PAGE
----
A protest on behalf of hotel chambermaids and their pay and conditions. | Miquel À. Cañellas


The Majorca Hoteliers Federation does not accept that there is a need to modify the tourism law in order that employment conditions influence hotel stars' ratings.

The government, as reported earlier this week, plans to amend the law and make ratings dependent upon so-called social clauses of employment. The federation's president, Inma Benito, says that amendment is not needed because of the collective bargaining agreement already in place. This contains salary increases of above the national average until 2021. The agreement, she adds, was signed by all parties, i.e. the hoteliers and the unions.

Benito adds that there are three levels of salary which already reflect hotels' ratings and categories. On contracts, she notes that there has been a further agreement for twenty years on the minimum number of employees who have permanent status (which includes "fijo discontinuo").

At present, establishments with more than 25 employees have 75% permanent staff. For those with eleven to 25, the requirement is 65%. Employment of agency temporary staff is limited to ten per cent of the total workforce.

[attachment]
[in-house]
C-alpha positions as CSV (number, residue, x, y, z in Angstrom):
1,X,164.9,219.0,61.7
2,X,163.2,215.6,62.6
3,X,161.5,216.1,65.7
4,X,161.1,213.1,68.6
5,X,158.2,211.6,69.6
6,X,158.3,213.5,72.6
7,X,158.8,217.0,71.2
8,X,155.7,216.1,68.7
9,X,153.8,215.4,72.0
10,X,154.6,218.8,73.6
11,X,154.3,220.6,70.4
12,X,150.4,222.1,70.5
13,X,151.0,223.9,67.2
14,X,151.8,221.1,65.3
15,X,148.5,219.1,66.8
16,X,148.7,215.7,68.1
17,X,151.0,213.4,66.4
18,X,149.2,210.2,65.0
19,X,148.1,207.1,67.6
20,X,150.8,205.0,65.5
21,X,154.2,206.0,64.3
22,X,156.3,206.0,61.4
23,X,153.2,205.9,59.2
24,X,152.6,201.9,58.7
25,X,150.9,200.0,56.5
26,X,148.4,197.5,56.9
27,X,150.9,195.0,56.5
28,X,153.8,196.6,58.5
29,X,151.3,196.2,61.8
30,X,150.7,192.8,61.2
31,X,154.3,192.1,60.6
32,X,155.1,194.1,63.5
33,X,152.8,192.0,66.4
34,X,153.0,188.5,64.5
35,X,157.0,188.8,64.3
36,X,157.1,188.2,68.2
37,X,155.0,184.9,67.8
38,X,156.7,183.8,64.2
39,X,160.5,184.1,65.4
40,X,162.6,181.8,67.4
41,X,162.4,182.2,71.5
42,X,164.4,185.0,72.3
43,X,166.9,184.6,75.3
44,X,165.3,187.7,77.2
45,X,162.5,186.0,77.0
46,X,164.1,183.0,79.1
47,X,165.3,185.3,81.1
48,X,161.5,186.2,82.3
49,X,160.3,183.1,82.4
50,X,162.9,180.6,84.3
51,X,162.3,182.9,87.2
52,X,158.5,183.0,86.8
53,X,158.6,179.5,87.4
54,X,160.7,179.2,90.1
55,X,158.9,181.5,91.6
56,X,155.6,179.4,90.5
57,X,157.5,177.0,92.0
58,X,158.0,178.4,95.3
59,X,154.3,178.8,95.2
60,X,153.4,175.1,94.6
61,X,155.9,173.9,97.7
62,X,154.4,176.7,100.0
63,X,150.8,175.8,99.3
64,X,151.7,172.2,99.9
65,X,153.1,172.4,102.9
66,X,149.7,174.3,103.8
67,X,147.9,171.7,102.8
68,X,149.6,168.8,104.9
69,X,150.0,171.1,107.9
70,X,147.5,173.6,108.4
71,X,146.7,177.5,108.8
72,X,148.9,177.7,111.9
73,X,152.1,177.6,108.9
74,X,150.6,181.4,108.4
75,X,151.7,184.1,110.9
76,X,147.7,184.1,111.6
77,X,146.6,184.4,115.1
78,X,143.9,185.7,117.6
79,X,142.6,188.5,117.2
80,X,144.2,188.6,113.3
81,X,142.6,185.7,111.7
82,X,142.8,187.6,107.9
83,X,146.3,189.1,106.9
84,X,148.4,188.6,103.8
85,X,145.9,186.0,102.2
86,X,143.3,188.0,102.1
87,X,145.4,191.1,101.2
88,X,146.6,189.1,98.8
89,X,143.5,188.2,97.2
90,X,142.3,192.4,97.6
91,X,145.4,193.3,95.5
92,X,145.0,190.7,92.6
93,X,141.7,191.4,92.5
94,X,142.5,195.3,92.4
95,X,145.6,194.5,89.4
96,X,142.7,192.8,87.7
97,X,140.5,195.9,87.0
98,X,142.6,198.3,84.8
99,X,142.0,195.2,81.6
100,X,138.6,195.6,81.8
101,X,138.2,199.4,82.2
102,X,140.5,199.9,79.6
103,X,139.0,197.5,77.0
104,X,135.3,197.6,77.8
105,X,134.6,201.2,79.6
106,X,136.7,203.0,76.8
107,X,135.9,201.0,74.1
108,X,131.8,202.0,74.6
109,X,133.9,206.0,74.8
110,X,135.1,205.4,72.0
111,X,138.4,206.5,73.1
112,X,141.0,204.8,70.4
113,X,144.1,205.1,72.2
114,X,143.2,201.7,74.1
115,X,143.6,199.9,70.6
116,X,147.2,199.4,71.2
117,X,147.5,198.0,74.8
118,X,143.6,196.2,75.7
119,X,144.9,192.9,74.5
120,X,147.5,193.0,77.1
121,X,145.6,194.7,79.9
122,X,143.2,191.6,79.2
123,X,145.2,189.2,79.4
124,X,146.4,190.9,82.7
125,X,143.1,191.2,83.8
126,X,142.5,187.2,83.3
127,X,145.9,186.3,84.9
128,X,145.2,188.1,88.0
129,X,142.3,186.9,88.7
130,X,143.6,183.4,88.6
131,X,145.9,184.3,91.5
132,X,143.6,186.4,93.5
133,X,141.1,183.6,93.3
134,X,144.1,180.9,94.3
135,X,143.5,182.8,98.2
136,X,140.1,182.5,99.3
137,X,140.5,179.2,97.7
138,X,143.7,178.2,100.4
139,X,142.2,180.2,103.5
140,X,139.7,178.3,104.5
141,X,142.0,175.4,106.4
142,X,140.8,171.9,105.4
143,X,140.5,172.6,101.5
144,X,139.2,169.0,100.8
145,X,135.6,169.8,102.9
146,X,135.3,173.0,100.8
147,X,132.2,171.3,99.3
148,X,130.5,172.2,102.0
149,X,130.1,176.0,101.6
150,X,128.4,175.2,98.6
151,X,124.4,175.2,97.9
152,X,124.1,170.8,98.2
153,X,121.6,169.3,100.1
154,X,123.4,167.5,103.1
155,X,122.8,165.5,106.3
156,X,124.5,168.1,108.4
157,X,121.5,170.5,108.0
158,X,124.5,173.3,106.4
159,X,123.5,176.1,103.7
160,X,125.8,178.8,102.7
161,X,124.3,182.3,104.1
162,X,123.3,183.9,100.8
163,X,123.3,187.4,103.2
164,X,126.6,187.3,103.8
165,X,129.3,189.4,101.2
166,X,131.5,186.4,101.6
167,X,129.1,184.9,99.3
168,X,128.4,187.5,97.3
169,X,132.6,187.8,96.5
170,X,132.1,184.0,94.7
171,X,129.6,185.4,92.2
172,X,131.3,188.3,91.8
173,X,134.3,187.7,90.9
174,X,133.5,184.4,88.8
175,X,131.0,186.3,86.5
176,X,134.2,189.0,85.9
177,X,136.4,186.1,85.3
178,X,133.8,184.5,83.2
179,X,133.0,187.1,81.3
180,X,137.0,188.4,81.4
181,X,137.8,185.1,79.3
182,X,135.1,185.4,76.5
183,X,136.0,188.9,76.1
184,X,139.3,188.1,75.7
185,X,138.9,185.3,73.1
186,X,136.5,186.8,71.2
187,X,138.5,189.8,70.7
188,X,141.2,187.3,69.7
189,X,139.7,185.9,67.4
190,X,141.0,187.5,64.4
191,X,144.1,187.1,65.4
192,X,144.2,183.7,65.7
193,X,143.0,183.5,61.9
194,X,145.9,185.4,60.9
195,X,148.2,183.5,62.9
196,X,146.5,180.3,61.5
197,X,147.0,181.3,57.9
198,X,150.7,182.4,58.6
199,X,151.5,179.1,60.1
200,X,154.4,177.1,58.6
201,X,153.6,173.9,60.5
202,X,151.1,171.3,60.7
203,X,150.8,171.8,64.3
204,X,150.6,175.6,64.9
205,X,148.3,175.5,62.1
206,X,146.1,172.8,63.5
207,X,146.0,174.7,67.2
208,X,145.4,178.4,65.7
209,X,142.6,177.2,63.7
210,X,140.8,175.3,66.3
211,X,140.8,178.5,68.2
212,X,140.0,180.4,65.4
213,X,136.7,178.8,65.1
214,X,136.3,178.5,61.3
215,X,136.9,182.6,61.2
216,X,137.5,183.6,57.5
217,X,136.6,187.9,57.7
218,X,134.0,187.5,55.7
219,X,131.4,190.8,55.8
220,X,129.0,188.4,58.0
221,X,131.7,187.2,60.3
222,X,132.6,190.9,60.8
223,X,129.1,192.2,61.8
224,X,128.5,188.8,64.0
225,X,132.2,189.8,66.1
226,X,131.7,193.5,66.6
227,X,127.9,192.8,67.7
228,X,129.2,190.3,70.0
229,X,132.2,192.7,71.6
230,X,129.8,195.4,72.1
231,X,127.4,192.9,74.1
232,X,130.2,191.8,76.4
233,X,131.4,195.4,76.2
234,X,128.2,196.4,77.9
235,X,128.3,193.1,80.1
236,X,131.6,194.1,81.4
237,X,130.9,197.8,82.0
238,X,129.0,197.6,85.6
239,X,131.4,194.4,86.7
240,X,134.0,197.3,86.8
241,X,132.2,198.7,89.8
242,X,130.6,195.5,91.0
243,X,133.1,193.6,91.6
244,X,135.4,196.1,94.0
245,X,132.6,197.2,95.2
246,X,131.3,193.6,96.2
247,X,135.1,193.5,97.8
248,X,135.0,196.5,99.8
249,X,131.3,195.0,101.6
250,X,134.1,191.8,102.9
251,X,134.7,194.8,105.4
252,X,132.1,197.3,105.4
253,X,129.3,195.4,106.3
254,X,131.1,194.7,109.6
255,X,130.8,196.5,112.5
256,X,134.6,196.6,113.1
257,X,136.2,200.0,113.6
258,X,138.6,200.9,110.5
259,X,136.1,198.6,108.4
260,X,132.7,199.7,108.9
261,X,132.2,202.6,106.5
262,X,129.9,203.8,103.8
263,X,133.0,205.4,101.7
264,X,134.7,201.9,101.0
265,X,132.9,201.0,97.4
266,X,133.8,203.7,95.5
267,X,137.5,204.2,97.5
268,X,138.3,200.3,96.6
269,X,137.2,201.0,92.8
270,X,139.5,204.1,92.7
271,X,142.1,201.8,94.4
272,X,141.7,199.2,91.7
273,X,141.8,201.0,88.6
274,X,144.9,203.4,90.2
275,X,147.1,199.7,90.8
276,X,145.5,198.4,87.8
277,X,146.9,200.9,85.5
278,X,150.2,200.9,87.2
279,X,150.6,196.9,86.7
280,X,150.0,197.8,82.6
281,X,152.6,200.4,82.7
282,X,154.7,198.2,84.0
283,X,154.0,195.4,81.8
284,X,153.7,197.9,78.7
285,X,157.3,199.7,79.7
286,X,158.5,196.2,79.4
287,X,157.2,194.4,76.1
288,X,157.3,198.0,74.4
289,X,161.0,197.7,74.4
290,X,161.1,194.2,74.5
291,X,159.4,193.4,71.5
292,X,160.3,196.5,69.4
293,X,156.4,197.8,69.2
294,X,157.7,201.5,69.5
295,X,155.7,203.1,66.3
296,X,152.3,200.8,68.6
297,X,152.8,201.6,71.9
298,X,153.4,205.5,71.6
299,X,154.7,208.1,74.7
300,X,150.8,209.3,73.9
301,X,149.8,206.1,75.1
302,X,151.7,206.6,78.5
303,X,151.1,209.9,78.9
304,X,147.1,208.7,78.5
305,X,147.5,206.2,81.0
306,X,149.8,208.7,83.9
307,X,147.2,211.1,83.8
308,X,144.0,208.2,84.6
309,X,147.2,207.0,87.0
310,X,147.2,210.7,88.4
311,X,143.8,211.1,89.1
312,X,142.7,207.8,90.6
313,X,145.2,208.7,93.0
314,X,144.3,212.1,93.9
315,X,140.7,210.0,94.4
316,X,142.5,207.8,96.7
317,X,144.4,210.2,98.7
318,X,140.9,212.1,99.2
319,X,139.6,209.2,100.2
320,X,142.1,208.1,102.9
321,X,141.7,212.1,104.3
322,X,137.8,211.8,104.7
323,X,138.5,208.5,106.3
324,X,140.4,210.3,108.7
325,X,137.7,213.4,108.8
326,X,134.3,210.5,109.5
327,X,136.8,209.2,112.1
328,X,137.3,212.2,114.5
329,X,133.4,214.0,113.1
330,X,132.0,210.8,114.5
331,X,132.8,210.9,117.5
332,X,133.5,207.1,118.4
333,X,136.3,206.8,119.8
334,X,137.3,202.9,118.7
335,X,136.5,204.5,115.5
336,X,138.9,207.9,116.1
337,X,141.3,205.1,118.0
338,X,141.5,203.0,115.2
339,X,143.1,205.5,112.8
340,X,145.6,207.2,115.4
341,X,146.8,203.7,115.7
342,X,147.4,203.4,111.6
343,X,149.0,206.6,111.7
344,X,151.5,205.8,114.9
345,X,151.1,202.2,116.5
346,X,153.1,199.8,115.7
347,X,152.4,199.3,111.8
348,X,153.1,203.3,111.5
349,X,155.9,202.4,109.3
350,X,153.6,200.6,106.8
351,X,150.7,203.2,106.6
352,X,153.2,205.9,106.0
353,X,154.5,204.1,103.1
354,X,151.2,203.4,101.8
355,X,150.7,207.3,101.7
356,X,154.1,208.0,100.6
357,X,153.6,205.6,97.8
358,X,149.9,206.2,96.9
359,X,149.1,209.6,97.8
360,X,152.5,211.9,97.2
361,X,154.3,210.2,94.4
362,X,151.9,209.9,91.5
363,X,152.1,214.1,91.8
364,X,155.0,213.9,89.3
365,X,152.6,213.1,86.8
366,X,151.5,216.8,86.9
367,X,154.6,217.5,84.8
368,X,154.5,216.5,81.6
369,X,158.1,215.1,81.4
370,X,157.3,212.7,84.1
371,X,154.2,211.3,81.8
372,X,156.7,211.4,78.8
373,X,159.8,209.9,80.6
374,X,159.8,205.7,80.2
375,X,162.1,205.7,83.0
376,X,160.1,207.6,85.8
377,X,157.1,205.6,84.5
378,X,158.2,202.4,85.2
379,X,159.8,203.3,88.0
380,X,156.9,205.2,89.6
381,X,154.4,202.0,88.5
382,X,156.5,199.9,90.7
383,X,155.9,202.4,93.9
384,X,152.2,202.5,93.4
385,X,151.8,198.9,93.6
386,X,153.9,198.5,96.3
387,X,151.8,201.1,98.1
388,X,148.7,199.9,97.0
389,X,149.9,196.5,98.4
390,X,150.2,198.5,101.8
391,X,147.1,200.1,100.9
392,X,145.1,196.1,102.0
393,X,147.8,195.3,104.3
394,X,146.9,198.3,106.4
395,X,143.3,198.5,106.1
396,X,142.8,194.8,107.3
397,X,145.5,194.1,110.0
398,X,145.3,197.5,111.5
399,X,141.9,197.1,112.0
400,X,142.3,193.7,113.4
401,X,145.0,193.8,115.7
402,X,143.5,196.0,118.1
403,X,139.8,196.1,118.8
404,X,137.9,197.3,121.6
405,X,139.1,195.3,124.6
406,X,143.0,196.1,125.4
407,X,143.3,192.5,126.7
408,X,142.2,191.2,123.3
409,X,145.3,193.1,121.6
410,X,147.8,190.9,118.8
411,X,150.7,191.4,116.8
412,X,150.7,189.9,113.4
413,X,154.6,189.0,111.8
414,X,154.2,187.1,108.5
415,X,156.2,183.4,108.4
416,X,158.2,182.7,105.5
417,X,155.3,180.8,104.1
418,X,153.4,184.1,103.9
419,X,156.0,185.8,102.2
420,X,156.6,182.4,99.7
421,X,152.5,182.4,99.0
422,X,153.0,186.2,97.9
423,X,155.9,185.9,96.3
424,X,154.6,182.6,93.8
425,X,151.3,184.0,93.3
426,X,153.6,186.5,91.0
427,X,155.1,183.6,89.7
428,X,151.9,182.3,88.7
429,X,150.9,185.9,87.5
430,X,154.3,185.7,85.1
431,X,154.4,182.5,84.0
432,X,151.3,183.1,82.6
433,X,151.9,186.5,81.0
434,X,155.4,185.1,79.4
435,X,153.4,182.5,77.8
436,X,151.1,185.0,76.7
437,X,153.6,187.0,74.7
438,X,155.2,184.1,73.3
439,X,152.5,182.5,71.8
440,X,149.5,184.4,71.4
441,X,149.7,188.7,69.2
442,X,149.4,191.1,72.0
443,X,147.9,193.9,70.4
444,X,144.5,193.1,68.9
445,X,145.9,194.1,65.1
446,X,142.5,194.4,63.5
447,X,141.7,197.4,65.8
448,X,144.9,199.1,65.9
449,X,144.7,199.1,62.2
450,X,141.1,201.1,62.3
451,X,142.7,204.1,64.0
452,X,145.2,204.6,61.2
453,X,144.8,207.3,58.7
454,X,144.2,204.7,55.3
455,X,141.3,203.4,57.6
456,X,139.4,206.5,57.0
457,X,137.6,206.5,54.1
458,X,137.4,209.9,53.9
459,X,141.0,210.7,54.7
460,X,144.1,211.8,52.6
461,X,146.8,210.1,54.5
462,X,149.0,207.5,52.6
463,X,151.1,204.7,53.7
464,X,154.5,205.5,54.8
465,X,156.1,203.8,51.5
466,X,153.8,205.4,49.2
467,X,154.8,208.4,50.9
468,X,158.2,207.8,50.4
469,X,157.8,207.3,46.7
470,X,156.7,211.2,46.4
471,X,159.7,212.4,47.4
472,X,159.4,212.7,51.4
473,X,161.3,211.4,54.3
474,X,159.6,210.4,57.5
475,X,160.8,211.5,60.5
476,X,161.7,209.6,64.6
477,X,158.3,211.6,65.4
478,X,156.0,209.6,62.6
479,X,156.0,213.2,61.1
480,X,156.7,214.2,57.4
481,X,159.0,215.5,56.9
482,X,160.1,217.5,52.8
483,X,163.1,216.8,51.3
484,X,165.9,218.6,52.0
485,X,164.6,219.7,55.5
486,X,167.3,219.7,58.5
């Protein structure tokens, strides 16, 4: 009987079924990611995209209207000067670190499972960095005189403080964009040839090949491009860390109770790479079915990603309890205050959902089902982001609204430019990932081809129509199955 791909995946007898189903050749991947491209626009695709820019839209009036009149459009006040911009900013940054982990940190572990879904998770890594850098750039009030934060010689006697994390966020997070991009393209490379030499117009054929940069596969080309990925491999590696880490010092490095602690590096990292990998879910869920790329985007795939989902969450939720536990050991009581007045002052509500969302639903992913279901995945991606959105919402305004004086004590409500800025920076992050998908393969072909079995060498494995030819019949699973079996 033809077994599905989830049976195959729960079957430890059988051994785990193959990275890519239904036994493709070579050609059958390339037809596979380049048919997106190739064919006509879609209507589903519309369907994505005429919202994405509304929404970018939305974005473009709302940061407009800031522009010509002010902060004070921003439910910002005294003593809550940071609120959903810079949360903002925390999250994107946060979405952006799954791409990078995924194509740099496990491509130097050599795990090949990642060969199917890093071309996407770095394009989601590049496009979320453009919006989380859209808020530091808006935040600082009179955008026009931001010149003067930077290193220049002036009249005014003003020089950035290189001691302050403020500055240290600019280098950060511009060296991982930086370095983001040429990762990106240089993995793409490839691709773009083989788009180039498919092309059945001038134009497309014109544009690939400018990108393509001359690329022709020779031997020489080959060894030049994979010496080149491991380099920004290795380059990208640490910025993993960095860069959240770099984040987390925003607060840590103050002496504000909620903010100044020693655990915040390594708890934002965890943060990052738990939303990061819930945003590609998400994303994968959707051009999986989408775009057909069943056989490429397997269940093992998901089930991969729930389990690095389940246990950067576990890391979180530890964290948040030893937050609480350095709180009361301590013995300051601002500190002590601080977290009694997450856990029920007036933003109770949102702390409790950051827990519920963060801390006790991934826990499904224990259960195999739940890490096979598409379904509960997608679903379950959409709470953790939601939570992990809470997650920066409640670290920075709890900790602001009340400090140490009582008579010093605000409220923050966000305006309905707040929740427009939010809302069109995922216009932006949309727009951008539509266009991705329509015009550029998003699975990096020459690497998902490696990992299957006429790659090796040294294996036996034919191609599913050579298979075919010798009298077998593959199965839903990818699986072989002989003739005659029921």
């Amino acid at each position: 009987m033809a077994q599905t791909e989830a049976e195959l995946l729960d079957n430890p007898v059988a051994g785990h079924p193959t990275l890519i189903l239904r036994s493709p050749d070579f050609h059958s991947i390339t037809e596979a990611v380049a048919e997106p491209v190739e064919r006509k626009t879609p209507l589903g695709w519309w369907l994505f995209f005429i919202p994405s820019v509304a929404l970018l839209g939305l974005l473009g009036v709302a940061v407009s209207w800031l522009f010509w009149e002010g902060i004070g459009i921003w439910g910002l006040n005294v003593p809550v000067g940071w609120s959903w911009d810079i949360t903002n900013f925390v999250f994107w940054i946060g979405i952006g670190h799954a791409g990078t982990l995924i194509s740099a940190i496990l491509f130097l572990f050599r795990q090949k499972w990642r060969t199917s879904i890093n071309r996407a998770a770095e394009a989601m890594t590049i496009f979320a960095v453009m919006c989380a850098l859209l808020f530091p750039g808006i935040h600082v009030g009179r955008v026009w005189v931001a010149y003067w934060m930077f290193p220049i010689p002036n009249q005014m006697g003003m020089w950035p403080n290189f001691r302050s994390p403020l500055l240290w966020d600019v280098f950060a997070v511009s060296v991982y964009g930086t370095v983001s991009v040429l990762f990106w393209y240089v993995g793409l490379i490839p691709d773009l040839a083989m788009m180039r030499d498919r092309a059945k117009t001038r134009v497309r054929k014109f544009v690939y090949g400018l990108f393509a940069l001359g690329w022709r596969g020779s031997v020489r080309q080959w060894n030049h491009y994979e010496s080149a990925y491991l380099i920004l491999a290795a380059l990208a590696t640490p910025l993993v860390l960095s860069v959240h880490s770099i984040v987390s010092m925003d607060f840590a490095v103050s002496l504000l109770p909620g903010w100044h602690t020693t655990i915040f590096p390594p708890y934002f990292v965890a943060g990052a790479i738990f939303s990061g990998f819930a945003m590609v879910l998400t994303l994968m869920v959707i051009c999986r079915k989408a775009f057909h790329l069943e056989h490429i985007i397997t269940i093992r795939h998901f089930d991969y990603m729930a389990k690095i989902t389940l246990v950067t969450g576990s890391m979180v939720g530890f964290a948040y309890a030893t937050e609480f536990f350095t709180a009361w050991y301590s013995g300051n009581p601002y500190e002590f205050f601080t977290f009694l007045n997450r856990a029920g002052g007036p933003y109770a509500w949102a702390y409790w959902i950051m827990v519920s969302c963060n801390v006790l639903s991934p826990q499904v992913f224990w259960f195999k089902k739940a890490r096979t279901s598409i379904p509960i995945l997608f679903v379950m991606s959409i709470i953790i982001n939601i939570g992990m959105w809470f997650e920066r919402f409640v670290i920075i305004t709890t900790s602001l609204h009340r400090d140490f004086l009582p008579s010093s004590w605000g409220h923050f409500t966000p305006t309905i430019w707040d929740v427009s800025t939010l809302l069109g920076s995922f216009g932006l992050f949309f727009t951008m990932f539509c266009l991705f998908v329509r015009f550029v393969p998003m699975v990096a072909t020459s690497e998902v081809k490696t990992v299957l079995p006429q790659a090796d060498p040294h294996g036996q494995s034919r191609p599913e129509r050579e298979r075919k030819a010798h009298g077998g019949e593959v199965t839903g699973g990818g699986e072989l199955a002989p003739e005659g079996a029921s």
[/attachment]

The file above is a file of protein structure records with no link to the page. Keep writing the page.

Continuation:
The federation maintains that hotels in the Balearics have been pioneering in recognising the work of chamber maids. Their work and pay have been issues of some controversy, with parties on the left having highlighted them as a category of worker that is not well treated. According to the federation, though, they have been on the same wage scale as waiter or waitresses in bars and dining rooms.

Since the introduction of the 2012 tourism law, hotels that have been upgraded have employed more people and paid more in line with the agreement. Unions, however, say that thirty hotels were denounced last year for non-compliance with this.

Tourism minister Biel Barceló accepts that the great majority of hoteliers do abide by the agreement and by legislation. There are, though, who include "abuses" in their employment contracts, and so the government is determined to put an end to these.

Under the amended legislation greater emphasis will be placed on employment conditions when it comes to ratings' classification. Points for certain services will be reduced and added for the social clauses. Hotels will, in effect, have to employ more people than the agreement stipulates. There will have to be more qualified workers with better salaries who are directly employed and not provided through outsourcing arrangements.

The employment ministry is working alongside the tourism ministry in drawing up the new indicators. The minister, Iago Negueruela, says that a study is being made of clauses that do not clash with the collective bargaining agreement. He acknowledges that the agreement already contains a ratio of employees to number of beds, but reinforces Barceló's point that additional demands will be made of hoteliers.